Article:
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The surprisingly gruesome mythology of meteorites

Written by Beulah | 24th January 2020

Throughout history, cultures have revered and feared the beauty of a falling star. This has led to a number of surprisingly gruesome theories springing up about where meteorites came from, why they fall, and even what they’re made of (blood-sucking worms, anyone?). A million lightyears away from Disney characters wishing on a star, here are some of our favourite myths about meteorites.

Medusa’s severed head

The Perseids are an abundant meteor shower that occurs annually between 17th July and 24th August. The meteors can be found at the centre—otherwise known as the radiant which is the point a meteor shower starts from—of their namesake constellation: the constellation Perseus. Readers familiar with their Greek myths will recognise Perseus as the legendary Greek hero who turned his enemies to stone by holding up Medusa’s severed head. It's this exact moment–Perseus brandishing a woman's severed head–that the constellation depicts. Which is only the second-most gruesome association of The Perseids.

The saint who was roasted alive

Catholics see The Perseids as representing “the tears of Saint Lawrence”; suspended in the sky all year and then falling back to Earth on 10th August (during The Perseids’ peak). Saint Lawrence was an early-Christian martyr who was roasted alive on a gridiron (a set of parallel beams that form a grid), as a punishment for helping the poor. It was during this roasting that Saint Lawrence was claimed to have said “I'm well done on this side. Turn me over!" After that, what other option did the church have but to make him the patron saint of cooks and comedians?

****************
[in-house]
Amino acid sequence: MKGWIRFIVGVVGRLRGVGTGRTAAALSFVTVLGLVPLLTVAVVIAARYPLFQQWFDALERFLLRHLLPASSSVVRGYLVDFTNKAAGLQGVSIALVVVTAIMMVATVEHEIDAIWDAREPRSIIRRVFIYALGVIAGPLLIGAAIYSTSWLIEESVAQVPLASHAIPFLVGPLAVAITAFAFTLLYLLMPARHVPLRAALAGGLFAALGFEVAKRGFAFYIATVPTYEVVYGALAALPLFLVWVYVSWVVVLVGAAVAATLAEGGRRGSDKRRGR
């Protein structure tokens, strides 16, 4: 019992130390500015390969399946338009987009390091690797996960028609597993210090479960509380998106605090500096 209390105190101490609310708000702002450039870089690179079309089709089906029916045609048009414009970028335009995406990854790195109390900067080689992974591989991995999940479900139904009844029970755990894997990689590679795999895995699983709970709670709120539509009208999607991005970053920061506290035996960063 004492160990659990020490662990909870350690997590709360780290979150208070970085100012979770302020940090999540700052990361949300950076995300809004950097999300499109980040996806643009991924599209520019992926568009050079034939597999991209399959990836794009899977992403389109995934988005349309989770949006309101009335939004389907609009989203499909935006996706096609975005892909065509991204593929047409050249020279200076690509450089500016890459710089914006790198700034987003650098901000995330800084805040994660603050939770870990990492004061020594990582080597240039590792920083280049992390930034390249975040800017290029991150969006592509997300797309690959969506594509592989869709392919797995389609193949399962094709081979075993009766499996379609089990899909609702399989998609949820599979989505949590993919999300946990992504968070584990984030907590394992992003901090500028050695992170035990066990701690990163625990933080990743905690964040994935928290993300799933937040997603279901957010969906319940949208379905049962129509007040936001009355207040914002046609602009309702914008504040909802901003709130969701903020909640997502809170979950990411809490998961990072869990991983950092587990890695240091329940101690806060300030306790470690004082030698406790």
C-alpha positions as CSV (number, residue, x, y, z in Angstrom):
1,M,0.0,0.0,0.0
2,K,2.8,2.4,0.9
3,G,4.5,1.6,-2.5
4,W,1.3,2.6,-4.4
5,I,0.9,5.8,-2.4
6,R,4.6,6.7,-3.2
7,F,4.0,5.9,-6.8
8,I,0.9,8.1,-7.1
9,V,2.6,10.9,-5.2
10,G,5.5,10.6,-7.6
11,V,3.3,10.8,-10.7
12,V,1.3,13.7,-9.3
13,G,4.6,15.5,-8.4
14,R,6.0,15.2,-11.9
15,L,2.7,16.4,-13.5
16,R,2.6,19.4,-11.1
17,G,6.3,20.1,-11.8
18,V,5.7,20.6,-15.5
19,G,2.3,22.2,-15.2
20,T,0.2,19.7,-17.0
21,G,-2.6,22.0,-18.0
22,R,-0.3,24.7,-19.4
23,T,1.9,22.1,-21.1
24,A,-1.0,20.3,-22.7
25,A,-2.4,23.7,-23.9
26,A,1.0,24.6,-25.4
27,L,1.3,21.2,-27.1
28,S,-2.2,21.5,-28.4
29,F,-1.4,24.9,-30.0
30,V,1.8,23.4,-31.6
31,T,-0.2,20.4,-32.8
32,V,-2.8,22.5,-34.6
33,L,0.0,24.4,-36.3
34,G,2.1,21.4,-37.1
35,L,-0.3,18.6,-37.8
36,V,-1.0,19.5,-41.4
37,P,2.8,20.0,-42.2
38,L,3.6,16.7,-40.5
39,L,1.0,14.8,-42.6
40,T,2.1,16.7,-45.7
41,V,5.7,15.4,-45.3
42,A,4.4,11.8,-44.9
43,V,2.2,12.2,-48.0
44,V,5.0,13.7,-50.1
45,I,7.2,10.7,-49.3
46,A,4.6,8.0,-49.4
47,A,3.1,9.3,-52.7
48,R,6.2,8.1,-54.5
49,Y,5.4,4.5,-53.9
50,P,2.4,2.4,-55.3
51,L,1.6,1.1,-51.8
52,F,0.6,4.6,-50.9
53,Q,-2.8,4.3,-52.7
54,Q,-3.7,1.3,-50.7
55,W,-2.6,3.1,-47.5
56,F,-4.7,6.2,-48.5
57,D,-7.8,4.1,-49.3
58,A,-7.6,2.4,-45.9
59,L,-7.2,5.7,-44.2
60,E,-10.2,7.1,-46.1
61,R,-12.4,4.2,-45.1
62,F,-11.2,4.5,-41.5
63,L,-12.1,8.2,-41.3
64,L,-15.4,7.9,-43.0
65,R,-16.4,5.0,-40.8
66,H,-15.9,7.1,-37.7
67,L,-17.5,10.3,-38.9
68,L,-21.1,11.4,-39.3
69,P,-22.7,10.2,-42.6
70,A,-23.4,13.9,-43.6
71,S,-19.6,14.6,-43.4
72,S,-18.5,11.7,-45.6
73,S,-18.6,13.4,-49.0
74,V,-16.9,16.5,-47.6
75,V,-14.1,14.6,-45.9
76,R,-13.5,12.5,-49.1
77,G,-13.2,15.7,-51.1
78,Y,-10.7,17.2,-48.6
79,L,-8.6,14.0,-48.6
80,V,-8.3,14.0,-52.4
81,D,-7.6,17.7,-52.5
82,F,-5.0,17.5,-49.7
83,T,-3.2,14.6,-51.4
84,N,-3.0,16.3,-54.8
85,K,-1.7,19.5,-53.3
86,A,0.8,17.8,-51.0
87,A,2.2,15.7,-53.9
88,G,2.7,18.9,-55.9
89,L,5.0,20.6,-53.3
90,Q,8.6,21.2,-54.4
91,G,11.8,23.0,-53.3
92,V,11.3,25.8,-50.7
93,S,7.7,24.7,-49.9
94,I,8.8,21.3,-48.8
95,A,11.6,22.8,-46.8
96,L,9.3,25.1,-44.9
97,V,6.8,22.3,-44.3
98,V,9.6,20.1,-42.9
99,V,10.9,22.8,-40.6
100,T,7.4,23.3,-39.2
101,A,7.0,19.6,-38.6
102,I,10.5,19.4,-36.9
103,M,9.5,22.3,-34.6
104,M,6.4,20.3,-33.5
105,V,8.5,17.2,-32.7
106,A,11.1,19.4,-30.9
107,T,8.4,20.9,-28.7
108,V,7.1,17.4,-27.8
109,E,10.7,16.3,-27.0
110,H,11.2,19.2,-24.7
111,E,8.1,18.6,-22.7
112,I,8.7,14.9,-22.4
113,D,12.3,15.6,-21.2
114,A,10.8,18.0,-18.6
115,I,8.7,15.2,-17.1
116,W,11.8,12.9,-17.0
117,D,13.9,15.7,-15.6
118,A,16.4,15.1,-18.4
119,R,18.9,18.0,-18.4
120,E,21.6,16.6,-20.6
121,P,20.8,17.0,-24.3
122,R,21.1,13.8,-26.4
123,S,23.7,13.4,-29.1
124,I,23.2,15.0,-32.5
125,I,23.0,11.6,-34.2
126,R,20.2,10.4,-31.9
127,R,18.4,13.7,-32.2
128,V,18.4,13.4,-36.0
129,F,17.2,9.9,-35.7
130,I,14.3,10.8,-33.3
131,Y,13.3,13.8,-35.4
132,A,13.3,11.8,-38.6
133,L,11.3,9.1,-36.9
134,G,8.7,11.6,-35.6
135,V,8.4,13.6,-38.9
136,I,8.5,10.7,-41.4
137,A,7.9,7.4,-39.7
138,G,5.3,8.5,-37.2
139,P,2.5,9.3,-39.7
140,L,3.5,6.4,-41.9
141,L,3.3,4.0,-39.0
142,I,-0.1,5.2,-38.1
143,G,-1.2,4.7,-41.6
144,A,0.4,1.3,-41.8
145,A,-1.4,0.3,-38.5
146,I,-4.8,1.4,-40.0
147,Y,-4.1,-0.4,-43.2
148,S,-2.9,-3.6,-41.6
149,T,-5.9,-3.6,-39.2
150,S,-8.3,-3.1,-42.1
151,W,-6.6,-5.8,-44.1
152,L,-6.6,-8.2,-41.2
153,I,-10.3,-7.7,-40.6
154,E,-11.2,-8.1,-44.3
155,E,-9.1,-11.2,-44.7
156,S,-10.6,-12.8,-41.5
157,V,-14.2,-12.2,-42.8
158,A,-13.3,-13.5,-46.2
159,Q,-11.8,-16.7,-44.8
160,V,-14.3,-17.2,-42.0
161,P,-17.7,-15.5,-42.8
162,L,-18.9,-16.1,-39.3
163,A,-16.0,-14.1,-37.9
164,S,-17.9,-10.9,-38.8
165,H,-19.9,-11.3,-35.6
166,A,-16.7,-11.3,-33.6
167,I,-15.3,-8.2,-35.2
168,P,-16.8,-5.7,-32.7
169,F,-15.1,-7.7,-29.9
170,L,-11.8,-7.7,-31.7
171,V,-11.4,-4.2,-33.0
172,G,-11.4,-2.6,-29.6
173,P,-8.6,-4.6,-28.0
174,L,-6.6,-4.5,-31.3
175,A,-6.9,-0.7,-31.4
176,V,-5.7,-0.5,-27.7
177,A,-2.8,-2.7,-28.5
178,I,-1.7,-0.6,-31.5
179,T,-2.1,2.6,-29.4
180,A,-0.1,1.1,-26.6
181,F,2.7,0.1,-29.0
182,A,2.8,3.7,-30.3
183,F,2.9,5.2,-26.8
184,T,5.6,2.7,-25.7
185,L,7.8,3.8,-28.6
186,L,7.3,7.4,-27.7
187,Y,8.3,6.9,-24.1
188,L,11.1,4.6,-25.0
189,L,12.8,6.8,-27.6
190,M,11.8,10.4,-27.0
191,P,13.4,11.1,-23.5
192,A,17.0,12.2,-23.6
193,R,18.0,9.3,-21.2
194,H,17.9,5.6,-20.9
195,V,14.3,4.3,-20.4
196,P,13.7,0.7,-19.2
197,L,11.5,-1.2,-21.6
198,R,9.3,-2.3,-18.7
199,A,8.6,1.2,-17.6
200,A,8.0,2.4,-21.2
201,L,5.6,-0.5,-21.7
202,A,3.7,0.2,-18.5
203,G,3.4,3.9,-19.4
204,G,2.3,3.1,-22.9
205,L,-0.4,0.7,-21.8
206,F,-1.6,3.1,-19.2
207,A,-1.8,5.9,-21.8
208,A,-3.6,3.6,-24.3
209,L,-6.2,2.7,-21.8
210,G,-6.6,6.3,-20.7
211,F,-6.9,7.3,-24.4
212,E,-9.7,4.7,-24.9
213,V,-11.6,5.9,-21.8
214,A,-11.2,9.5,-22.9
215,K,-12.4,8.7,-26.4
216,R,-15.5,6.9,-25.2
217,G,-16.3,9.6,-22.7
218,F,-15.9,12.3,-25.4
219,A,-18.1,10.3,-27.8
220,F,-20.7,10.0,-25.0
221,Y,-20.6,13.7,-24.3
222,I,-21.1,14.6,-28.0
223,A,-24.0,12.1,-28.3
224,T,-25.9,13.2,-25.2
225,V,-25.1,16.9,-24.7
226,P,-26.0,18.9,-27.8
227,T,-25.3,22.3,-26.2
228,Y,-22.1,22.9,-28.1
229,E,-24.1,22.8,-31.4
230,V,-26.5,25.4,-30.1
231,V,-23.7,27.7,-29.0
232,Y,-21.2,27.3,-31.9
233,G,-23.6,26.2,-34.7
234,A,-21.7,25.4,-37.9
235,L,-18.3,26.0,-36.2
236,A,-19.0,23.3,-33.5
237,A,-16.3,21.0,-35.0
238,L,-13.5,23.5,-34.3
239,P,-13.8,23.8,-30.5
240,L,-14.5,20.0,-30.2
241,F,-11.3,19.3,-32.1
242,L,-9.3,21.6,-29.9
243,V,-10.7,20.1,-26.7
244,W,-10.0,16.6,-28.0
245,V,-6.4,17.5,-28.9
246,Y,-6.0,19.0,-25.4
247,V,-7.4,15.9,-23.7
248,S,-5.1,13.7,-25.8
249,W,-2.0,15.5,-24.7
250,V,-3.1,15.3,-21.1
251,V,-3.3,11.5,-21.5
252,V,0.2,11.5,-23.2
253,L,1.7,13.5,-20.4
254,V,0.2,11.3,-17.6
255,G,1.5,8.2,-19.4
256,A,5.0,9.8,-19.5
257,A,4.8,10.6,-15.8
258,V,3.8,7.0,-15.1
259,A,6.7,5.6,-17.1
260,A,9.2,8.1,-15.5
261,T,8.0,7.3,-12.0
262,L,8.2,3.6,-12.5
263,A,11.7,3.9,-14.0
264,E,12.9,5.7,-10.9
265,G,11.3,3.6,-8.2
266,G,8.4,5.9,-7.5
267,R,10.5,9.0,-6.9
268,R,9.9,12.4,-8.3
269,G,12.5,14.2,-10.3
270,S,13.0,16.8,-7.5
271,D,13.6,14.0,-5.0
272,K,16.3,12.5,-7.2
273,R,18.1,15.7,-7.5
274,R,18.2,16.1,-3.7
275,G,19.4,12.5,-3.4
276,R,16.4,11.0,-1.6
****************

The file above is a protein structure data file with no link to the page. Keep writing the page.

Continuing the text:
The constellation Perseus, the top right star is Medusa's head

Stars as heralds of death

Walt Disney did a lot to rehabilitate the night sky’s image when his 1940 adaptation of Pinnochio introduced the world to Leigh Harline and Ned Washington’s unforgettable song: ‘When You Wish Upon A Star’. Before Disney got involved, however, there were several centuries of humans associating meteors and meteorites with death. The Yolngu Aborigines, for example, used to believe that when they died they were taken away by a mystical canoe. After arriving safely in the spirit land, the dead would send the canoe back to earth as a shooting star for their loved ones to see. 

Blood-sucking fireworms

Slightly less savoury meteor myths included those of The Swabians in Germany who thought that meteors signalled a year of good fortune – unless you saw three meteors in one night, in which case death was upon you. Some ancient cultures believed meteors to be a display of anger from their gods. The Kawaiisu tribe of Northern America feared meteors that would start high in the sky and fall down to the horizon, for they were a sign sickness and death would come to the tribe. While in Siberia, falling stars were seen as ‘blood-sucking fireworms’.

Although most societies no longer believe meteors have a spiritual side, meteorites (the term for meteors that make it to earth) still hold a very special status. They come from parts of the universe we’ll likely never see up close, and they give us a peek into their fascinating stories.

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